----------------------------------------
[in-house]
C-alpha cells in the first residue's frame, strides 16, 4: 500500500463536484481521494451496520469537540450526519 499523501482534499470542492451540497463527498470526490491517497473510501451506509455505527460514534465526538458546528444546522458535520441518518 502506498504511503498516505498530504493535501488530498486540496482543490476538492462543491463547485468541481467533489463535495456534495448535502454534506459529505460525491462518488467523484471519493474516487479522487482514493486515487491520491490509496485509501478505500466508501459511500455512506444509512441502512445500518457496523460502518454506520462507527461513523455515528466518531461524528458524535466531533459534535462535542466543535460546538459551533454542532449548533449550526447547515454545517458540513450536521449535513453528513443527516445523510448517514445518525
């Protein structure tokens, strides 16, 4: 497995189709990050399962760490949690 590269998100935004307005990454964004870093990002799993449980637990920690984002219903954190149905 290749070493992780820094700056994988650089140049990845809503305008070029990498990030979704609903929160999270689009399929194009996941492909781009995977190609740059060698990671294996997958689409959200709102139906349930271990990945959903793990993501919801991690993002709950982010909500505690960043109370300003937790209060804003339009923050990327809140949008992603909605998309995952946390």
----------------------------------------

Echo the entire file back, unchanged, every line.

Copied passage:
[in-house]
C-alpha cells in the first residue's frame, strides 16, 4: 500500500463536484481521494451496520469537540450526519 499523501482534499470542492451540497463527498470526490491517497473510501451506509455505527460514534465526538458546528444546522458535520441518518 502506498504511503498516505498530504493535501488530498486540496482543490476538492462543491463547485468541481467533489463535495456534495448535502454534506459529505460525491462518488467523484471519493474516487479522487482514493486515487491520491490509496485509501478505500466508501459511500455512506444509512441502512445500518457496523460502518454506520462507527461513523455515528466518531461524528458524535466531533459534535462535542466543535460546538459551533454542532449548533449550526447547515454545517458540513450536521449535513453528513443527516445523510448517514445518525
């Protein structure tokens, strides 16, 4: 497995189709990050399962760490949690 590269998100935004307005990454964004870093990002799993449980637990920690984002219903954190149905 290749070493992780820094700056994988650089140049990845809503305008070029990498990030979704609903929160999270689009399929194009996941492909781009995977190609740059060698990671294996997958689409959200709102139906349930271990990945959903793990993501919801991690993002709950982010909500505690960043109370300003937790209060804003339009923050990327809140949008992603909605998309995952946390």